Horten IX replica on a sting at the RCS test range

Horten IX replica on a sting at the RCS test range (picture source)

Reimar Horten was a bit dogmatic about his designs and insisted that they only use a wing and not even a vertical tail, even though this would had benefited its flight stability. As it turns out, a straight vertical tail produces in combination with a wing or the horizontal tail a nearly perfect corner reflector. While this dogmatism helped to reduce the airplane's RCS, it resulted in marginal lateral stability.

  • $\begingroup$ Very nice answer. Also the picture you showed. You write: so how a low RCS airplane should look like was quite obvious to the Northrop engineers.. But there are many other forms of flying wings, not so similar to the Ho IX. $\endgroup$ Commented Sep 27, 2020 at 15:56
  • $\begingroup$ @DescheleSchilder But very few of them have low radar cross section as an overriding design goal. The B-2 would not be a flying wing without vertical tail were it not for this one requirement. $\endgroup$ Commented Sep 27, 2020 at 16:38

Reimar Horten applied to join the "paperclip" expat technologists in the US, and also in the UK, but was refused both. This despite working for the Brits for a time in Germany, in the immediate aftermath of war, and being interviewed by many in the industry. This must in part be down to an unsympathetic summary of his knowledge by a British official interviewer. On the other hand his chief rival and architect of the Me 163 Komet tailless fighter, Alexander Lippisch, had also been working on flying wings and was taken to the US.

One reason for this difference in perception of the two rivals was that Lippisch had fifteen years of solid financial backing and academic research programmes behind him, leading to a large pile of materials attesting to his standing. By comparison the Hortens had always struggled and much of their accumulated expertise was never given the resources to be written down and remained in Reimar's head or notes, at best published informally in gliding magazines. His rather high-handed "I don't need experts, I am the expert" attitude may have had some truth to it, but it lacked a visible evidential base and consequently was not believed.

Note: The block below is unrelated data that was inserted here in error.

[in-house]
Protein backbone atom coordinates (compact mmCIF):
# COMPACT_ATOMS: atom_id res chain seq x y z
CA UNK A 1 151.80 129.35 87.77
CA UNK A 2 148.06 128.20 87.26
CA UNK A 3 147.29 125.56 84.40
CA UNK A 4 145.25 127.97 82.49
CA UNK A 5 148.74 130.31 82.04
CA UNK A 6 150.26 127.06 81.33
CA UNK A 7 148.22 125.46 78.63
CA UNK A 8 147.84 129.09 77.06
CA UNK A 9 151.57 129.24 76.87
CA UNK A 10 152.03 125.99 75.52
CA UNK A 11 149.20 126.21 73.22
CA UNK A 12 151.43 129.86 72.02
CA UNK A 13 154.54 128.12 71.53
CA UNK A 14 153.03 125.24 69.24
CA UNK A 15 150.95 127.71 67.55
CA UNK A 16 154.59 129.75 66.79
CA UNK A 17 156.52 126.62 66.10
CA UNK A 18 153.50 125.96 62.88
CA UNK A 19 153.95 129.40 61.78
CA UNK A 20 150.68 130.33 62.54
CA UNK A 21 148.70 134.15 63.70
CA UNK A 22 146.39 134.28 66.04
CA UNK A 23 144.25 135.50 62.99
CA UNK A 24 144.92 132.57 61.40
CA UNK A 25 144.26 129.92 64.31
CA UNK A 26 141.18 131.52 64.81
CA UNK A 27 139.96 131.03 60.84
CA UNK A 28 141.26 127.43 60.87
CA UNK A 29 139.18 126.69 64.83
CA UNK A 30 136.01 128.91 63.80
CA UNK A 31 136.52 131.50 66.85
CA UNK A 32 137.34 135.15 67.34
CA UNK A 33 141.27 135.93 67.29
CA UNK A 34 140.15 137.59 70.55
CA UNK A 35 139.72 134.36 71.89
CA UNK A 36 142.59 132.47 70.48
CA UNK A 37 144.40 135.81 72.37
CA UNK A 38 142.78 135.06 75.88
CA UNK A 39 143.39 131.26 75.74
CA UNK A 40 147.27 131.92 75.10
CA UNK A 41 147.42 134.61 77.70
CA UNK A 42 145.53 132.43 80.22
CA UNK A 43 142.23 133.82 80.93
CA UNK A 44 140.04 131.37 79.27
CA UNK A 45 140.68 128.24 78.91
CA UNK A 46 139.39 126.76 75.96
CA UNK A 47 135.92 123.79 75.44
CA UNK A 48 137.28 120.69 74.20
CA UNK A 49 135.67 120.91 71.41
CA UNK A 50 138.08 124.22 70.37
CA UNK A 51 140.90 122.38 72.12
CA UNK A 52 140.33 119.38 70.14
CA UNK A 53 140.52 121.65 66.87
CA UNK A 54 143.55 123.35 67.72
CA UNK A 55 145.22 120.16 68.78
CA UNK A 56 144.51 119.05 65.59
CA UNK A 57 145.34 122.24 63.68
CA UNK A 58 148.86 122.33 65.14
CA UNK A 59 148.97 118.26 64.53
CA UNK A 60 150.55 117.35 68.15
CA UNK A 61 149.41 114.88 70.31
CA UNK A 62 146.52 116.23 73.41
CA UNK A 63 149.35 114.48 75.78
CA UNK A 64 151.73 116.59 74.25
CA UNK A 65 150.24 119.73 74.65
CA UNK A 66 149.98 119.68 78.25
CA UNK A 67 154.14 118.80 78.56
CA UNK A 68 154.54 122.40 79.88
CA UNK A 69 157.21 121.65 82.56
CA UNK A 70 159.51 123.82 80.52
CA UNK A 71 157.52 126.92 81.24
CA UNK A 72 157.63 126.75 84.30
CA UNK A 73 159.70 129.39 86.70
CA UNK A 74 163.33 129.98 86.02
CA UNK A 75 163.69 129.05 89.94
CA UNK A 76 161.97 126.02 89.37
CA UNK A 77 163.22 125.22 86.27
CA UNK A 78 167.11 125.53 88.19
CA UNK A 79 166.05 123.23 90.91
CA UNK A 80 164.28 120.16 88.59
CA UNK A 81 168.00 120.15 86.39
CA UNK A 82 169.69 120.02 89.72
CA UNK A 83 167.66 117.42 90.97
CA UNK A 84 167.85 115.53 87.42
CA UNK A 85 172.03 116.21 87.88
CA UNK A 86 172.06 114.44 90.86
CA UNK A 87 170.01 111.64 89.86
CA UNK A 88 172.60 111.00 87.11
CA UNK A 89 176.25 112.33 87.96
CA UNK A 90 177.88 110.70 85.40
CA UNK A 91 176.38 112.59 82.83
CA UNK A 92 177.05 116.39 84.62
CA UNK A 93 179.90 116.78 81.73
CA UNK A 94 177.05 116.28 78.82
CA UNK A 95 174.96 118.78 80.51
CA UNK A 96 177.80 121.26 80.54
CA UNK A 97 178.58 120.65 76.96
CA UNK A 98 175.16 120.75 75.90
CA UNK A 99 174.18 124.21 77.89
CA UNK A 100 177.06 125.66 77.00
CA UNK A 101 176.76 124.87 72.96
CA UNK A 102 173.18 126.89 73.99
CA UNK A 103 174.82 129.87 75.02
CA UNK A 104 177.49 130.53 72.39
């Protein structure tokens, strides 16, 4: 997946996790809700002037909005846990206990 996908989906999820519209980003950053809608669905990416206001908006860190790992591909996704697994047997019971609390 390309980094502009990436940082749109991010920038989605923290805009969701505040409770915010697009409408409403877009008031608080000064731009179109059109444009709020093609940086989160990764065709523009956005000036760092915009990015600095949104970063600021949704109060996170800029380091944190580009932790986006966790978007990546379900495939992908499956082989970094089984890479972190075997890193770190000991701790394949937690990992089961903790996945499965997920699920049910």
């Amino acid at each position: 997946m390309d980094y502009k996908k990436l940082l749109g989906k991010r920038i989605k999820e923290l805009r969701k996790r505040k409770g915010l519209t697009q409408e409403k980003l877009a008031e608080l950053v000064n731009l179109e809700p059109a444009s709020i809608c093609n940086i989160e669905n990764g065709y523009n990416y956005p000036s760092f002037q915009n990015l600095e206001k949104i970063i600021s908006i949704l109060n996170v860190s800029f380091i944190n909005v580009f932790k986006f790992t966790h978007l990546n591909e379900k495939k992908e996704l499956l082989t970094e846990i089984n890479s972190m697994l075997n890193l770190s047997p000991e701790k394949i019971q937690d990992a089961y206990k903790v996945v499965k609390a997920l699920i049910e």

As mentioned in another answer, Northrop's B2 was derived from the B-35/49 programme (The B-49 was just the B-35 with jets and mini-fins). That in turn derived from his work over the previous decade, when the Hortens were all but unknown to wider industry. He would have been far more aware of Lippisch, but even there they plowed fairly distinct aerodynamic furrows.

To return to Reimar Horten. In part due to the recent release of classified reports, the claim has arisen that he was able to design what is known as proverse yaw into his flying wings. Together with sweepback, this created a plane that was directionally stable. None of his WWII or earlier designs (that I can recall offhand) needed fins. Those of Lippisch and Northrop suffered from adverse yaw - a tendency to shy off course when banked into a turn - hence their constant need for fins. If this claim is true (and I have not seen the evidence), that would mark him out as the first designer since pioneer J W Dunne to fully conquer the stability of the finless aeroplane.

The B2 exchanges such aerodynamic subtleties for computer algorithms.